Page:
From August 29 through September 11, the world's best tennis players will converge at the Billie Jean King National Tennis Center in Flushing, NY, for the 2011 U.S. Open Tennis Tournament. The event is without question the most anticipated tennis event on U.S. soil, with thousands of fans attending it every year. If you are planning on getting U.S. Open tickets this year, here are some of the great things you have to look forward to.
Inside the Billie Jean King National Tennis Center
Tennis Hall of Fame Gallery
Each year, the International Hall of Fame & Museum creates a special exhibit for all the visitors to the U.S. Open, and the 2011 exhibit is titled "Serving Their Countries: Tennis and War." The official U.S. Open website describes the exhibit like this: "War has always been an integral part of civilization. From the earliest days, war between nations has greatly impacted how we live as a society. For more than a century, sports and war have intersected on and off the playing field. Baseball, football, golf and basketball have, at some point, been intertwined with the war effort. Tennis is no exception."
The Hall of Fame gallery is great for tennis fans who like to look, but the SmashZone is perfect for those of us that like to do. SmashZone is an interactive exhibit for fans to test their tennis skills. People can record their own version of a previous U.S. Open championship point or test the speed of their serve. If you have kids, this will be the highlight of the event.
The U.S. Open is definitely not short on choices for food. From bars to fine dining restaurants, it's tough to walk very far around the venue without passing a different option. I mean, they have a place called "Food Village," case closed.
The venue offers sushi, pizza, deli sandwiches (not just any deli sandwiches, Carnegie Deli sandwiches), barbeque, burgers and much more. Looking for a more refined choice? The tennis center has on-site restaurants including Aces, Champions Bar & Grill and the U.S. Open Club.
Click here for more information about events at the 2011 U.S. Open »
Around the Area
Although the U.S. Open takes place in Flushing, the event gives fans the opportunity to see all parts of the Big Apple. The easiest way to do that is by taking the train. Right around the corner is the Mets-Willets Point Station, where you can pick up the 7 train into Manhattan, including a stop at Grand Central Station. Click here to check out all the stops on the 7 train's route.
If you take the 7 train into Manhattan, there will be an abundance of entertainment for you, your family and your friends. You can check out the many shops and landmarks or you could take in a Broadway show, including the Tony Award-winning musical "The Book of Mormon," which will have 16 shows during the duration of the U.S. Open.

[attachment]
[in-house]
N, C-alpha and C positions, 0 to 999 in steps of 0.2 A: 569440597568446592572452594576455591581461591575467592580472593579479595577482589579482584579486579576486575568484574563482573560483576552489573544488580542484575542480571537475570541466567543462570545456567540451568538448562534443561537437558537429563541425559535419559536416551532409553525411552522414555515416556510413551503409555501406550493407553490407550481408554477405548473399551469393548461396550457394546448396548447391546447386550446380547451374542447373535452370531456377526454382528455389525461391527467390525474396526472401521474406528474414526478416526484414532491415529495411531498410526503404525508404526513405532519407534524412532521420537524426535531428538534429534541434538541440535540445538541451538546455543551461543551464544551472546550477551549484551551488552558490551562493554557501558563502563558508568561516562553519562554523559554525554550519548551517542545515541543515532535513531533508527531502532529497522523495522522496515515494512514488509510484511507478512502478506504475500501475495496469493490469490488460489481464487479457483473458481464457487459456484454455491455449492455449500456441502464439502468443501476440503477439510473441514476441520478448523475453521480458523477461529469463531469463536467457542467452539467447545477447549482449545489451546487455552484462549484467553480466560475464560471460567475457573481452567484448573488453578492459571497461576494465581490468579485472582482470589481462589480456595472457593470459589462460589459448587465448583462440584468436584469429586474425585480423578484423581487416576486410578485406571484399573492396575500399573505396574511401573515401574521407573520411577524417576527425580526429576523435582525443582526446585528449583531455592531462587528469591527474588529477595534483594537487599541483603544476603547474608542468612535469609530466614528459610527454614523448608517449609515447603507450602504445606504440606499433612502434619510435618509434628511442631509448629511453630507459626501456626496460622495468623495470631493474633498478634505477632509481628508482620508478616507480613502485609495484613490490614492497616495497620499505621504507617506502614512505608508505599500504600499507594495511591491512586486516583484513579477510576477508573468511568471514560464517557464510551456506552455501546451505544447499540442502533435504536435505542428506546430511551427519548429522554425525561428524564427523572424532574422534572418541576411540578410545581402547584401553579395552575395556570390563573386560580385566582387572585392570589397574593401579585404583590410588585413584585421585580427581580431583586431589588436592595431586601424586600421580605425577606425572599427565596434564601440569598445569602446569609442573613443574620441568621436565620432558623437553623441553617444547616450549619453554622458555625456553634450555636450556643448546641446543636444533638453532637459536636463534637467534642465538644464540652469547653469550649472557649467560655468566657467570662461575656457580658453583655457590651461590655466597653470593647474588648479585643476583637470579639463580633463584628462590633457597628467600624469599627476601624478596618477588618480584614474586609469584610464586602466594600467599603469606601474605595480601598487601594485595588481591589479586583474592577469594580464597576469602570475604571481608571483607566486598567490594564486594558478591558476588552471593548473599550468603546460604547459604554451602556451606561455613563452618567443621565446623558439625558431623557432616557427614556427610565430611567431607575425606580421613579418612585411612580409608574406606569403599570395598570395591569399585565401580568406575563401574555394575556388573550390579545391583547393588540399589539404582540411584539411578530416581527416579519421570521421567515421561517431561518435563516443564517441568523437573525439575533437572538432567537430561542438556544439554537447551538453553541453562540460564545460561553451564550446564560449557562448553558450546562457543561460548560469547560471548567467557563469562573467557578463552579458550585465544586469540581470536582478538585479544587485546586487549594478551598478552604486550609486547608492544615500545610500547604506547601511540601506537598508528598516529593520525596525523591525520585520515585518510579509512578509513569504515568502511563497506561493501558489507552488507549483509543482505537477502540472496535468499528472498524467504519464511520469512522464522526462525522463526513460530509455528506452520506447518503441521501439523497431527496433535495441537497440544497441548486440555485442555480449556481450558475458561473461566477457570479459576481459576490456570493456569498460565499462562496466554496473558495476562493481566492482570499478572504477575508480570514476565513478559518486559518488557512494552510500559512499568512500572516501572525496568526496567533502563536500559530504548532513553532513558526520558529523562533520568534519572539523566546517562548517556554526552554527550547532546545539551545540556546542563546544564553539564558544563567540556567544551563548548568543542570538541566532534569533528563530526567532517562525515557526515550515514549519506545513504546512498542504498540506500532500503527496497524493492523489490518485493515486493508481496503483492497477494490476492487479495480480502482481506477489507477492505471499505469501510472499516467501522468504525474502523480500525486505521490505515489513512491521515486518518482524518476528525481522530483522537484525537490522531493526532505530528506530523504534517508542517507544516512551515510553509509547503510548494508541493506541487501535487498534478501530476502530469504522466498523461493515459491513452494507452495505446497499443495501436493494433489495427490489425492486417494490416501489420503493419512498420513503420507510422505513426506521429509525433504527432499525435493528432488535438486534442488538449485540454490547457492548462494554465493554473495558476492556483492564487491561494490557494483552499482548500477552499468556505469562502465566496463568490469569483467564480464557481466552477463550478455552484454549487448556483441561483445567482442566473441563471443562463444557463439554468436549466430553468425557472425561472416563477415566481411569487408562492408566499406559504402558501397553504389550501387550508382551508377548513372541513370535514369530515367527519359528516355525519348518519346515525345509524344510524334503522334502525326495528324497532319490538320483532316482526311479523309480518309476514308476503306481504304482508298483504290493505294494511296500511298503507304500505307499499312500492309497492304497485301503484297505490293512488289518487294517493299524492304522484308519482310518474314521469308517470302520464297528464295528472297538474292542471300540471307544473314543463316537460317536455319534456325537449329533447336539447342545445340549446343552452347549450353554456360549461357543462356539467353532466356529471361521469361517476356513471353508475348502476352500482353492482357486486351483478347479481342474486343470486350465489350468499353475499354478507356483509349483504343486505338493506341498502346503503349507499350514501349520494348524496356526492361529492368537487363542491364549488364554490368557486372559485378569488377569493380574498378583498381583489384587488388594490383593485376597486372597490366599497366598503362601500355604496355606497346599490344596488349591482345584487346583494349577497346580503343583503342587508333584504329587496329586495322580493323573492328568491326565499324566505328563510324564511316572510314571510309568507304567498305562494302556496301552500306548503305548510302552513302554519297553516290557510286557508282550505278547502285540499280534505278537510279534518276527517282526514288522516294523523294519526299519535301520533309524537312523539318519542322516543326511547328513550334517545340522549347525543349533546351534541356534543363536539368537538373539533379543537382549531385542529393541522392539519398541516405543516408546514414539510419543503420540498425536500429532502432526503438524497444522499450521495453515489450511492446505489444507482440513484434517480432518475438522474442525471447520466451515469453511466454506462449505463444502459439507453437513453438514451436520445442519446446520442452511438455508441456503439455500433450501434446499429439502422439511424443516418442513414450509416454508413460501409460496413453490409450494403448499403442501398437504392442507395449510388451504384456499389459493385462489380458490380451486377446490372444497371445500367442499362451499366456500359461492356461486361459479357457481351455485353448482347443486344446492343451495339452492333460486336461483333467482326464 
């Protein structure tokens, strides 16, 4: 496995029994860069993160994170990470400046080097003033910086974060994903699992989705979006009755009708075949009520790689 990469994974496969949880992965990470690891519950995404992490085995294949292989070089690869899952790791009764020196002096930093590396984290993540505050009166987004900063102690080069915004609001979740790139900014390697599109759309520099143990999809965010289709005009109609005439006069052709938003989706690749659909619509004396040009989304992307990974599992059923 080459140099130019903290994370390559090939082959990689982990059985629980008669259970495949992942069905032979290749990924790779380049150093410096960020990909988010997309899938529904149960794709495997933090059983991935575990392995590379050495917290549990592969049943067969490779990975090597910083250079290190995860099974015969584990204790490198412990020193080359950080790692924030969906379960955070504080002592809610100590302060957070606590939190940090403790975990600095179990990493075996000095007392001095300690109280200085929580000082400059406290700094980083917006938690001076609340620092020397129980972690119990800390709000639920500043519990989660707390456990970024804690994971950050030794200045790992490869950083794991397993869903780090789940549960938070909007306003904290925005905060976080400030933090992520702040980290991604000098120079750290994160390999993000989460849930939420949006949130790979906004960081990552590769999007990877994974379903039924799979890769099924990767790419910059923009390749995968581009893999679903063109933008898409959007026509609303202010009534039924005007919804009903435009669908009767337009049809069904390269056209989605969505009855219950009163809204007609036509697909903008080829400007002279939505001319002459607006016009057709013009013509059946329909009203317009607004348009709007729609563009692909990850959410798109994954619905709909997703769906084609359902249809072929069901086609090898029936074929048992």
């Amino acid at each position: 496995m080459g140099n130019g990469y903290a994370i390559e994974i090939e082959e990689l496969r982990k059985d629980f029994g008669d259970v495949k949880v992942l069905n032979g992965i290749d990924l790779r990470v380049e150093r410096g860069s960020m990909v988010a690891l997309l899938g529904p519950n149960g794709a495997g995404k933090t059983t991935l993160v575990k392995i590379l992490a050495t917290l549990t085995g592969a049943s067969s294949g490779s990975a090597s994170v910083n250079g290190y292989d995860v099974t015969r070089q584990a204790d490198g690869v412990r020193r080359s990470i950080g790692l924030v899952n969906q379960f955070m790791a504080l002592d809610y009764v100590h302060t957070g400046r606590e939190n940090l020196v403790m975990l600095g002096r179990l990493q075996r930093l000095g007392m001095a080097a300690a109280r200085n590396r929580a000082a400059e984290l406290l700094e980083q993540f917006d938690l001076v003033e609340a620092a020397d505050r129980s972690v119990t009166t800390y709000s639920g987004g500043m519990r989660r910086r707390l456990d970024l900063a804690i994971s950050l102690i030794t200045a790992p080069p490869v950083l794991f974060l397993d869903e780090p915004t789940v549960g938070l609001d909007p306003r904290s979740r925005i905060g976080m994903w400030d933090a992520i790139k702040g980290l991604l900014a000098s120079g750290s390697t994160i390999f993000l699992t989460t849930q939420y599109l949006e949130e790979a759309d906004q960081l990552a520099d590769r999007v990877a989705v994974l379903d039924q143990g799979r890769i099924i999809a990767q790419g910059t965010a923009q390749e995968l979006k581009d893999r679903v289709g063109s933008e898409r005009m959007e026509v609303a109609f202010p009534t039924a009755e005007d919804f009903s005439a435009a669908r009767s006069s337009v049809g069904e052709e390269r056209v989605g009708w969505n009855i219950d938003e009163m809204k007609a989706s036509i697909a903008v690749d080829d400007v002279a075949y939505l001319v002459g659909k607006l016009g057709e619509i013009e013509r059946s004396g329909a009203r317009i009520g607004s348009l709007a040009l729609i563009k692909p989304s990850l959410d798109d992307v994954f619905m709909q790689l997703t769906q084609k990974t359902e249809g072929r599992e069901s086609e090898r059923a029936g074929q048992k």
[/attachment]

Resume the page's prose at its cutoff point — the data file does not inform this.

If you want to stay local to the event, you could just take a quick walk around the corner and go to a New York Mets game at Citi Field. The Mets will welcome the Florida Marlins from August 29 to September 1 and the Chicago Cubs from September 9 to September 11.
Once you step out of the U.S. Open Tennis Center and into the city, you can find just about any type of food that you crave. Personally, I have never been to the U.S. Open, so I thought I would rely on some sources that have.
The first recommendation comes from SeriousEats.com, who last year published an article called "Great Eats on the Way to the U.S. Open." Their #1 choice was a restaurant named P.J. Horgan's located on Queens Boulevard. They described the spot like this: "In the mood for a burger, a pint, or some Shepherd's pie? Sunnyside is the place for Irish food, and P.J. Horgan's has some of the best. Don't miss the Sunnyside Burger—topped with Irish bacon, cheddar cheese, and fried onions." Check out the full list of recommendations at SeriousEats.com.
The second recommendation is from About.com, which suggested the restaurant Dim Sum at Gala Manor as part of its "Top 10 Restaurants Near the U.S. Open in Queens" article. Here is what they said: "You'll be above the fray at the Gala Manor, second-floor Hong Kong-style dim sum restaurant. Dim sum has got to be the perfect meal before a day at the Open. It's elegant, yet casual, and tasty, but not super filling. You'll be able to scamper out the door whenever you want to head one subway stop back to Flushing Meadows." Check out the full list of recommendations at About.com.
Other Sites’ Restaurant Recommendations:
In New York, there are countless ways to spend your time. If you are going to New York for the U.S. Open and have good recommendations for the area, please let us know in the comments section below!